Responsible accidents are accidents that you are responsible for, so the decision as to whether an insurance company should pay for the diminished value (or not) will be different when the accident is your fault. You may have a harder time trying to collect anything from your insurance company if the claim is considered due to a responsible accident. If you have legal insurance or access to inexpensive legal counsel, then you could consult your lawyer to find out what the likelihood of getting paid would be based on your state laws. It doesn't hurt to ask what your insurance company is willing to do, but, in general, this situation is less likely to pay out on diminished value (especially if your insurance contract excludes coverage for diminished values following a responsible accident).
How to Get Paid For Diminished Value of Your Car From The Insurance Company
So, what should you do if you want to be covered for the diminished value of your vehicle? First, check with your insurance company to see if they offer diminished value coverage. Some insurance companies may already offer it in their current policies or as an added coverage.
How to Figure Out Diminished Value After a Car Accident
If you want to make a diminished value claim, it makes sense that you'll need to figure out how much value your car has lost due to the accident. If your vehicle is older and does not have a lot of value, then a diminished value claim may not make sense for you, especially if you are considering going to court and paying legal costs to get a payment.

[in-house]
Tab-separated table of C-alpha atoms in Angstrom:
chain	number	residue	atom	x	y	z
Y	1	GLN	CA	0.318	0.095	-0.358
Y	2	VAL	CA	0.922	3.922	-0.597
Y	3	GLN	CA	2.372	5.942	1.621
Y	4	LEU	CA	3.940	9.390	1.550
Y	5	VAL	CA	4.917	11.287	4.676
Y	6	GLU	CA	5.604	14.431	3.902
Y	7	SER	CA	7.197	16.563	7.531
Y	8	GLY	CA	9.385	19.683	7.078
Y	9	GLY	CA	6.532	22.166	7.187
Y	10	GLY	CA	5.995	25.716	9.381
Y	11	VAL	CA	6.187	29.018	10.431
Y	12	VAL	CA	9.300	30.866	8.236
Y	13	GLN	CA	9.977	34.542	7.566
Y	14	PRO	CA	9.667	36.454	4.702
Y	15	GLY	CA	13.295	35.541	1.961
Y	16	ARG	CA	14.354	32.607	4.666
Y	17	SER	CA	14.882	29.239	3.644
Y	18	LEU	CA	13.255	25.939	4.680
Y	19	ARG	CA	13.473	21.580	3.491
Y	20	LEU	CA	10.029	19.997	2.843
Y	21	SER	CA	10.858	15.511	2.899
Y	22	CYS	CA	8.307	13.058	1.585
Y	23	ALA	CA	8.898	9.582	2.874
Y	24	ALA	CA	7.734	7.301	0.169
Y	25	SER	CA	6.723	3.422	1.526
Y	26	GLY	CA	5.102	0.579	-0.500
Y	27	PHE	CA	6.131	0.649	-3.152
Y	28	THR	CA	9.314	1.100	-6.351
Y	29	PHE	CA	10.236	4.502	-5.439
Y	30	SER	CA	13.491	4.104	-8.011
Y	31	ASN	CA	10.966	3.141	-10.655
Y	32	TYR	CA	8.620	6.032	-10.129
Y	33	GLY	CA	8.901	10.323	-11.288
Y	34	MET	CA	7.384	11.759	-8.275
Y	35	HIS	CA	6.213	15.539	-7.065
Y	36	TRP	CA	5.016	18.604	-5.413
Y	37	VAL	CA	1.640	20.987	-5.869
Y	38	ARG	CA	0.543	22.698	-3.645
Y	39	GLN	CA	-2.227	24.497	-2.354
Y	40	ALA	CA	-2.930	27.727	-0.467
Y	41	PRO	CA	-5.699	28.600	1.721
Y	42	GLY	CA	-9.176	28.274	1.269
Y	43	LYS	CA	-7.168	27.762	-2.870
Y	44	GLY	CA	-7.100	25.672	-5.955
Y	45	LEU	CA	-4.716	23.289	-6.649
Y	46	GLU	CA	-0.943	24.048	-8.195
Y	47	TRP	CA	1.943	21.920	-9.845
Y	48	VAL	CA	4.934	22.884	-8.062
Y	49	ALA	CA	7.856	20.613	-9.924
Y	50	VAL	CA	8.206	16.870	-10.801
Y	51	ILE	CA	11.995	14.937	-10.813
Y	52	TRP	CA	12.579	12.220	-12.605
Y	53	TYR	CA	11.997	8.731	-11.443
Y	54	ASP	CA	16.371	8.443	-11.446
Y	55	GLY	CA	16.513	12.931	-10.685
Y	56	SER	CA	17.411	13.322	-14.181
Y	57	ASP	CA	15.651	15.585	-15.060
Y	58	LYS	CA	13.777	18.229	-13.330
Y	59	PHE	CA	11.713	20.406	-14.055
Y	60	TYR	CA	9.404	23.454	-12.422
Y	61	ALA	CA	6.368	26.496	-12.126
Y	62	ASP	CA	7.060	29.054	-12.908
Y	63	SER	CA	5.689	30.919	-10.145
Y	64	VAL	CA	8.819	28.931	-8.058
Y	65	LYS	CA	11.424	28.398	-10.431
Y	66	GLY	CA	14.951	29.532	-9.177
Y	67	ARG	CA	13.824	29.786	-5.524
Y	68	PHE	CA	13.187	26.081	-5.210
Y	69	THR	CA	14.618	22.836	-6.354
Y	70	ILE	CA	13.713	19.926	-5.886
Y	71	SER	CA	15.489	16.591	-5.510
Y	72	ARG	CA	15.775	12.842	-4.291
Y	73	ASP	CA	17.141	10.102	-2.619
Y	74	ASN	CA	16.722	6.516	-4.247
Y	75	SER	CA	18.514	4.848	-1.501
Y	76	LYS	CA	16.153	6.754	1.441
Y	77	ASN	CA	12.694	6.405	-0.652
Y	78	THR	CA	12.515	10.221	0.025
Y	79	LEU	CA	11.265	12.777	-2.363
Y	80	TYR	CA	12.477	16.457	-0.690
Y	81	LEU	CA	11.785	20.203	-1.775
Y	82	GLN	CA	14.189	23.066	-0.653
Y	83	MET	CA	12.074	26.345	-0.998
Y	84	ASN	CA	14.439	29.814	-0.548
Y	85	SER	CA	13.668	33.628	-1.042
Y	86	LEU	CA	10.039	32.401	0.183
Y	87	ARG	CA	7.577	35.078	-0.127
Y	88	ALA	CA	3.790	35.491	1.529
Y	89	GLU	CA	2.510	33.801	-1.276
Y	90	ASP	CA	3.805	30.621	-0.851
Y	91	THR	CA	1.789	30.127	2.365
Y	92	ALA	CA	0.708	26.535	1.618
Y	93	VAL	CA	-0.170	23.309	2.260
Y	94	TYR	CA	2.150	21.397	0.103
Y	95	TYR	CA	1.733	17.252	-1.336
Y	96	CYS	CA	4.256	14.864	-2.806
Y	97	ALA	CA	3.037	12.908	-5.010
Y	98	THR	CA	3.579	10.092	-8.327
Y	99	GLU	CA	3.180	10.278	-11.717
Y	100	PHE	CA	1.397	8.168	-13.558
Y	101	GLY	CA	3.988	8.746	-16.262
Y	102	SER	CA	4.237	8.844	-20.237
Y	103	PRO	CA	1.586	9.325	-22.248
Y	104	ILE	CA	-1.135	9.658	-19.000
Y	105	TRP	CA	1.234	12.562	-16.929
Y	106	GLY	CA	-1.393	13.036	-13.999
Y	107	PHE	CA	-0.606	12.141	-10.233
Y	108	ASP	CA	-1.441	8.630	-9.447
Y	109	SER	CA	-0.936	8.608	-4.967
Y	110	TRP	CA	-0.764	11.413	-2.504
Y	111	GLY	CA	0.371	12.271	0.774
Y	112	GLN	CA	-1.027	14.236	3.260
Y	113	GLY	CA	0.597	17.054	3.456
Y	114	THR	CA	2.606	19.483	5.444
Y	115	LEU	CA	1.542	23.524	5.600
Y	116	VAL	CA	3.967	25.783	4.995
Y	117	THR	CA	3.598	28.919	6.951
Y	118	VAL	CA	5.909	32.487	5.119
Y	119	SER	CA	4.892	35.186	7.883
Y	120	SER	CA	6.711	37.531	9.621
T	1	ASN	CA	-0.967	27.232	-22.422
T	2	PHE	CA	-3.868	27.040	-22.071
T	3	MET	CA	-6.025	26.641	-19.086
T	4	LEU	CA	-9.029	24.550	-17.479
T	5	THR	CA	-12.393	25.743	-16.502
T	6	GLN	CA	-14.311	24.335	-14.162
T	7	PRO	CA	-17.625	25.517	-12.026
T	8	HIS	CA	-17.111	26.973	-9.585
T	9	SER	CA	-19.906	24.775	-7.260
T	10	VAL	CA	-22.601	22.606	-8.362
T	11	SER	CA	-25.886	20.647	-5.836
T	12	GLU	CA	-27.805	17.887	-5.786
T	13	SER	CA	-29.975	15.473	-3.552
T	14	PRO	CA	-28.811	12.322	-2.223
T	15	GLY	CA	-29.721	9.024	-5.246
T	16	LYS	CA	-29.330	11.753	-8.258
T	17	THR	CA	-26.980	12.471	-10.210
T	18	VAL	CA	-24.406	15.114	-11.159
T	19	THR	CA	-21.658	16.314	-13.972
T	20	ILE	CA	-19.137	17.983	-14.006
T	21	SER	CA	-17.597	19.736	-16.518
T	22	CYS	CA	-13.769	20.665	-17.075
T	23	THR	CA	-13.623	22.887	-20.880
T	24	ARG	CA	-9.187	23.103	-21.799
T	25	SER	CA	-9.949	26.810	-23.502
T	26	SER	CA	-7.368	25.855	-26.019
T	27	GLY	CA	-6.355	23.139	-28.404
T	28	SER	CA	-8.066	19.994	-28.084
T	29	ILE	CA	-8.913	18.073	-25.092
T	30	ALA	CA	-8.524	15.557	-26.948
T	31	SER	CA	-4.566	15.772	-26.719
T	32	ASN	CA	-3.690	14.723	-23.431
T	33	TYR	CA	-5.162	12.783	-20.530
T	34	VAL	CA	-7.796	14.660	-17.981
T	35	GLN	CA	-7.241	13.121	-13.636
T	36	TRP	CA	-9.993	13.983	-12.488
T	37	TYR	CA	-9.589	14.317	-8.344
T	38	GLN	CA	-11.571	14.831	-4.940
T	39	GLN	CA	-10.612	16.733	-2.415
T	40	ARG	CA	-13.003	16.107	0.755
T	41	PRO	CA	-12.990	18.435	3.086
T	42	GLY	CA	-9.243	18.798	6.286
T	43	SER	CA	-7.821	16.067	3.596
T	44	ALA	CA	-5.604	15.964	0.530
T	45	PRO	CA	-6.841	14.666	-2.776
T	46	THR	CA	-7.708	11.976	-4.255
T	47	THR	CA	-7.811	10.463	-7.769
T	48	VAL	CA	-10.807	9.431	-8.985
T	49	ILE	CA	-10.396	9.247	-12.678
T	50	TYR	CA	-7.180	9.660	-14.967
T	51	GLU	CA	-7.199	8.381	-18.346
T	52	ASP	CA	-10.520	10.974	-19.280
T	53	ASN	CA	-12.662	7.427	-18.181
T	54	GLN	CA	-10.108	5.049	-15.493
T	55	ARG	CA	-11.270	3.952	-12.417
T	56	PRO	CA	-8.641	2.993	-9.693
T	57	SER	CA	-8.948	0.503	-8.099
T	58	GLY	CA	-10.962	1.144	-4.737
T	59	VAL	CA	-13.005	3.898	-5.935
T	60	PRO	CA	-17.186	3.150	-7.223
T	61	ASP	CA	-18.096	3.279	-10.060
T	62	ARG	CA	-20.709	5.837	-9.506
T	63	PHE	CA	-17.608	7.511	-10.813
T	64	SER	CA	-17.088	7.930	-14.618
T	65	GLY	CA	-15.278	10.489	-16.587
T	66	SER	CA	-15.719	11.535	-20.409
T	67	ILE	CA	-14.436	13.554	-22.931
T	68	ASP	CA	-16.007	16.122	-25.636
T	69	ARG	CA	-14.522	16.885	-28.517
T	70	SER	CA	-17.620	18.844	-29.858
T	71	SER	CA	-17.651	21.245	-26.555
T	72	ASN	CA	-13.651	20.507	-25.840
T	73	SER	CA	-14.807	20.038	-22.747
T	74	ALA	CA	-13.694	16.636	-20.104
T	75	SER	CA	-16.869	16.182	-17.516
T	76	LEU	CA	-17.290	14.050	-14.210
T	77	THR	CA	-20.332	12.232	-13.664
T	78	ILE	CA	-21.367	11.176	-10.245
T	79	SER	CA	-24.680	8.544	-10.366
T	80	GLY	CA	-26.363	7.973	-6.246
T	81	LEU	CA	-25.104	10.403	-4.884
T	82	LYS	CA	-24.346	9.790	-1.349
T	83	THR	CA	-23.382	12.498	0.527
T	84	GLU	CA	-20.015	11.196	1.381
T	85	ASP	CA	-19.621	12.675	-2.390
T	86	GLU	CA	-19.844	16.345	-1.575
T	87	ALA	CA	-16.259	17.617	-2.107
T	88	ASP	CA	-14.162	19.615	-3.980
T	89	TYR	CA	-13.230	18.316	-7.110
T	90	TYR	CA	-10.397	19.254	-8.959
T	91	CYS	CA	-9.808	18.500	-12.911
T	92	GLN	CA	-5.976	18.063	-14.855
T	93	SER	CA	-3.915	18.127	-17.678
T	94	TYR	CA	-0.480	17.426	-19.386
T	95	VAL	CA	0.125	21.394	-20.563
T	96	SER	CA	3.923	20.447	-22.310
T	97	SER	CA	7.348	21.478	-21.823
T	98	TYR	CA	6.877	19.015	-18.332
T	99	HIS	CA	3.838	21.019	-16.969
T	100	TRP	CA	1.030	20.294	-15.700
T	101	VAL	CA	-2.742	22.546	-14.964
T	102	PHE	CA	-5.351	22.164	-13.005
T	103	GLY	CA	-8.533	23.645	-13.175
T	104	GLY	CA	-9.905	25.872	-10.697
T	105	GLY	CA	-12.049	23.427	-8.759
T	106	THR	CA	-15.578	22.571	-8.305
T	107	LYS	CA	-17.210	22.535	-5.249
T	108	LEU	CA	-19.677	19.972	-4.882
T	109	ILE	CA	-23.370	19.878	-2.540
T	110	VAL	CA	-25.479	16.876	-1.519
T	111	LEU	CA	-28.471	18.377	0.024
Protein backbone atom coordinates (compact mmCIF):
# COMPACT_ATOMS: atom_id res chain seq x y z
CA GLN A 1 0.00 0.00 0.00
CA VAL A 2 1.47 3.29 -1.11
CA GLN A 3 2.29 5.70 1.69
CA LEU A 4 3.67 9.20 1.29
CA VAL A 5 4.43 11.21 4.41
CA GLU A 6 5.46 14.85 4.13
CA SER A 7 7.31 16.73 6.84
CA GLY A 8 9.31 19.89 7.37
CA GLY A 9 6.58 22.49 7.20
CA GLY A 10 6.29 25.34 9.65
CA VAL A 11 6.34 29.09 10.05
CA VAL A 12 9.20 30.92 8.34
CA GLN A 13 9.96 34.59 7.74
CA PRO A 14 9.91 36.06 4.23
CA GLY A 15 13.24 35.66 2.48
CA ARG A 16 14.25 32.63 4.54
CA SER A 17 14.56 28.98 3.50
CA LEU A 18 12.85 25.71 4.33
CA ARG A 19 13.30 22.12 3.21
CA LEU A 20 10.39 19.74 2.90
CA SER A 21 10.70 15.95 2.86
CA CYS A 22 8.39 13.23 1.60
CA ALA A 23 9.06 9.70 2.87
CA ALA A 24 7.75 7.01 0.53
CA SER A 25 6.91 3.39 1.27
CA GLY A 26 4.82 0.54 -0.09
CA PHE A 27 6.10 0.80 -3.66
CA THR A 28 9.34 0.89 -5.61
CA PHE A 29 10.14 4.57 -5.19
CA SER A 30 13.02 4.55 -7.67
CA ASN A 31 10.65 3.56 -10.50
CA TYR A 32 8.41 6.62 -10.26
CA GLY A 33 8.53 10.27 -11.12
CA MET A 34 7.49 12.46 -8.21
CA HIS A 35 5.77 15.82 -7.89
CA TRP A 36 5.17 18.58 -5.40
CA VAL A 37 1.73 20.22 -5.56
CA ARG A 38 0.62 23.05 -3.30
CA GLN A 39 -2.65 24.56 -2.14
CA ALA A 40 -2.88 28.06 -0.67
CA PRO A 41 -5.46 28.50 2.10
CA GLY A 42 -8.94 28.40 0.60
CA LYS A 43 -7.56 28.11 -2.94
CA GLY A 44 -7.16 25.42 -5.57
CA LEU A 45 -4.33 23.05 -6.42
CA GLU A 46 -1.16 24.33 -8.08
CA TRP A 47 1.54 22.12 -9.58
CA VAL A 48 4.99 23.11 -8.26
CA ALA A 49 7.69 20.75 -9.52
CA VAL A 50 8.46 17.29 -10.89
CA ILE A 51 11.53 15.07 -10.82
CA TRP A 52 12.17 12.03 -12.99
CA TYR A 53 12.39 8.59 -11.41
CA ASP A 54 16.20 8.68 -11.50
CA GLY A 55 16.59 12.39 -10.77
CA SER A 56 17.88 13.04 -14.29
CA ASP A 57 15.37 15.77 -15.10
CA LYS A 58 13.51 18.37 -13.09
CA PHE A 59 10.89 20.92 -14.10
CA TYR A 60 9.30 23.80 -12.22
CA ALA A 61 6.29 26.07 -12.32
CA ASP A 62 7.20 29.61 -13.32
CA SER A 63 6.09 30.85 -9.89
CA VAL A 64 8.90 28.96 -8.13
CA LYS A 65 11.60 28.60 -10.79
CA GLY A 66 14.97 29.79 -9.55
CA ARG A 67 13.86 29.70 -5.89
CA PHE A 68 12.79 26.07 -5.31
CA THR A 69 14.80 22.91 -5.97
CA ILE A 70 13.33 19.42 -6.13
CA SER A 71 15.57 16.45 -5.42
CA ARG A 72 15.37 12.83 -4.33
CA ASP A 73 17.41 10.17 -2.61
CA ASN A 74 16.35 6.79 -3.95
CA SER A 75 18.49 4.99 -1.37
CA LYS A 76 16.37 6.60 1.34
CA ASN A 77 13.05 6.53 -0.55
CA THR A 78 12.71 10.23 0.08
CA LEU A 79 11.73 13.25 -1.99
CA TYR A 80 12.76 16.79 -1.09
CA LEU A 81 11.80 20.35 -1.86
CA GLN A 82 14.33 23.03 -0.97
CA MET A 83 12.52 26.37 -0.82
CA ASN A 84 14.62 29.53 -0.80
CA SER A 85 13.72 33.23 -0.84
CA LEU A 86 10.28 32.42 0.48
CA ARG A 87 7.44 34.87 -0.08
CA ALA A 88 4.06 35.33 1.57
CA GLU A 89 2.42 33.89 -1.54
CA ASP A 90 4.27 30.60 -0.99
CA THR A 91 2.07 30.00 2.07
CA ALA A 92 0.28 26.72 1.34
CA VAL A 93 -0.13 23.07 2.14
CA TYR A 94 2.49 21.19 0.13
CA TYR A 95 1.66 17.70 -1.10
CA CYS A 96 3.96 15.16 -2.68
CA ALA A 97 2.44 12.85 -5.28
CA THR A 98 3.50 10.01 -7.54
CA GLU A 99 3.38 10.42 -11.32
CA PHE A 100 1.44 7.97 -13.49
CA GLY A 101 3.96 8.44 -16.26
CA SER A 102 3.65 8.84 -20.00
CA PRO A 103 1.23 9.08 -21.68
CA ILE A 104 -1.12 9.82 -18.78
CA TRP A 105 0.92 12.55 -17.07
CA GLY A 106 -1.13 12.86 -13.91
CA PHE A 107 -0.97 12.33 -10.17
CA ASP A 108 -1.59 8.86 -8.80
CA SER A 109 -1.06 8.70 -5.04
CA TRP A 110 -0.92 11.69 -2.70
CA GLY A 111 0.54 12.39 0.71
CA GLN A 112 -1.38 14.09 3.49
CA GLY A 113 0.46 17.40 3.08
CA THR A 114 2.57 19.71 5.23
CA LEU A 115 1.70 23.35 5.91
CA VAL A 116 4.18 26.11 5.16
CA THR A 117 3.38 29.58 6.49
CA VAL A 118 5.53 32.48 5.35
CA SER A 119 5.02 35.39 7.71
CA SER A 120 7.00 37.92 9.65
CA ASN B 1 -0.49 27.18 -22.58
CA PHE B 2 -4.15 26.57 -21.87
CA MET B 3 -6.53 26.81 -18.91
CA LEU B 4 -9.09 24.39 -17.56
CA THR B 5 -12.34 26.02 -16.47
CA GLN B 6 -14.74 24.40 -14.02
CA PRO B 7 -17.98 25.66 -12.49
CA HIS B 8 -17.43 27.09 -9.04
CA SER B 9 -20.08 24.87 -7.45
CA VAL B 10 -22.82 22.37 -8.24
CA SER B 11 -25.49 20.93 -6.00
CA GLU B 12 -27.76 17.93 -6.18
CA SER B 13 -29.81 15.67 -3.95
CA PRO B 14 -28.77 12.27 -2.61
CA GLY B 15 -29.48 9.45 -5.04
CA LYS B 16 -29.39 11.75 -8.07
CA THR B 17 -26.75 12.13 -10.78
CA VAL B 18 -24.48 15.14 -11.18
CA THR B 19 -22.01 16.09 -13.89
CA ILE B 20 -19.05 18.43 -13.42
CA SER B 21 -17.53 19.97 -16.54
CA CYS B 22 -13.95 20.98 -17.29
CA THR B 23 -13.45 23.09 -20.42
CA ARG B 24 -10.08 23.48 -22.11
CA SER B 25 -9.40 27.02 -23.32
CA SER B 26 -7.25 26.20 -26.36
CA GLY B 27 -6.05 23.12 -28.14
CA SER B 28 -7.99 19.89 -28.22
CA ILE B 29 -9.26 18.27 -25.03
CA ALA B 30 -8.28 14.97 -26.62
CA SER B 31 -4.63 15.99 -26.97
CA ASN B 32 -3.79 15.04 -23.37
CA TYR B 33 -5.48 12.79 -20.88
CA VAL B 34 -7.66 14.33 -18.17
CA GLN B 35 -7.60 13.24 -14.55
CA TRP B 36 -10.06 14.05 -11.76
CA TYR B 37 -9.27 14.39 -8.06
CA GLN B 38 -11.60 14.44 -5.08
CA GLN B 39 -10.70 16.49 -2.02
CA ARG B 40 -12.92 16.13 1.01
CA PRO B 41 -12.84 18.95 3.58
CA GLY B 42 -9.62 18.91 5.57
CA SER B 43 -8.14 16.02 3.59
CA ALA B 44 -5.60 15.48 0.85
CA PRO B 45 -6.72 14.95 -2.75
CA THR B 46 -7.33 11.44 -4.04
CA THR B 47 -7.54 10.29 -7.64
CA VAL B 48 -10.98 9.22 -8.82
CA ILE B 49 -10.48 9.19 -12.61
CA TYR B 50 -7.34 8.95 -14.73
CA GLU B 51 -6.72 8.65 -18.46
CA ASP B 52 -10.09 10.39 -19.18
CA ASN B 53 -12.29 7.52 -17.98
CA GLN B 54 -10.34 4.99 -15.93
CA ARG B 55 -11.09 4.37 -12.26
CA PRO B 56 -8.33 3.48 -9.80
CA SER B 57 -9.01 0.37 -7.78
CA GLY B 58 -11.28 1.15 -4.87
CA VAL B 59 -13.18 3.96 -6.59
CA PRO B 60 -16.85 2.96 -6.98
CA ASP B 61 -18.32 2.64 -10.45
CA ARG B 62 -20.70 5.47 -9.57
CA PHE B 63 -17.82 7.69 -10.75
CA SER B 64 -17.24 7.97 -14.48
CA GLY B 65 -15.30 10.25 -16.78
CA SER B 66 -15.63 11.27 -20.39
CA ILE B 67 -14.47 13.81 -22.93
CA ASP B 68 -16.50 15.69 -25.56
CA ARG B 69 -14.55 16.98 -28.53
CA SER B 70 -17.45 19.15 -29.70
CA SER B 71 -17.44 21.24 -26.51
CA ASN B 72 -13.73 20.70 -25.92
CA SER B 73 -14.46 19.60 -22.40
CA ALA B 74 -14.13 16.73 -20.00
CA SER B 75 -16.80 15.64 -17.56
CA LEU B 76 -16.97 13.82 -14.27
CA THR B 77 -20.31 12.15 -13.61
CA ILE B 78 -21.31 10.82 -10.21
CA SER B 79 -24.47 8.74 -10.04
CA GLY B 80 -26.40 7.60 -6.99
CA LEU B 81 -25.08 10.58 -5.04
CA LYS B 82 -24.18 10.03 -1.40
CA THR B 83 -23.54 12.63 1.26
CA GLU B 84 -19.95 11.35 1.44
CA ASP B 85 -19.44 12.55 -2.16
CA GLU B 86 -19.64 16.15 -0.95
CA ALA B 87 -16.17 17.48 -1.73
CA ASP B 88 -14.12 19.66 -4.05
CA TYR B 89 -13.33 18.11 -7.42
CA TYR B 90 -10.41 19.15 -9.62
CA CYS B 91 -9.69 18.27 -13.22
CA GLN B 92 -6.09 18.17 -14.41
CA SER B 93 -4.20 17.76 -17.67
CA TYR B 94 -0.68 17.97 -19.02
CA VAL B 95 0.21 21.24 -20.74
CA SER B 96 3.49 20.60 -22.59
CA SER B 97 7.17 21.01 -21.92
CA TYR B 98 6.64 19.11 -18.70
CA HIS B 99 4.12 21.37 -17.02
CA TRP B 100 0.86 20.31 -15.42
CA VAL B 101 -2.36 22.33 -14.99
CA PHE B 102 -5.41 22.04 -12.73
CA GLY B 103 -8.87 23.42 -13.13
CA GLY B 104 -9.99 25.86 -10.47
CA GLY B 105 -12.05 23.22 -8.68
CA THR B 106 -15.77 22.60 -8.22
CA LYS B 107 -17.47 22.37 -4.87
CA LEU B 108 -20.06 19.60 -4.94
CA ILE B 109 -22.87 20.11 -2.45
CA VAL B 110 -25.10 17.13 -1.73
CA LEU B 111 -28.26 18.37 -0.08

Two Ways to Check What the Diminished Value Is on Your Car
- The easiest way to get a quick idea is to use an online site like Edmunds or Kelley Blue Book to find out what the value of your car would be under normal circumstances (a pre-accident value). Then you can ask your car dealership to give you a trade-in value on your vehicle now that you've had an accident. This should give you a ballpark idea of the diminished value to help you decide if it is worth pursuing a diminished value claim. Keep in mind that the car dealer's trade-in value may not be the best possible rate, but if they can give you a written offer showing the value of the car is less due to the fact that it has been involved in an accident, then it's good for your own understanding.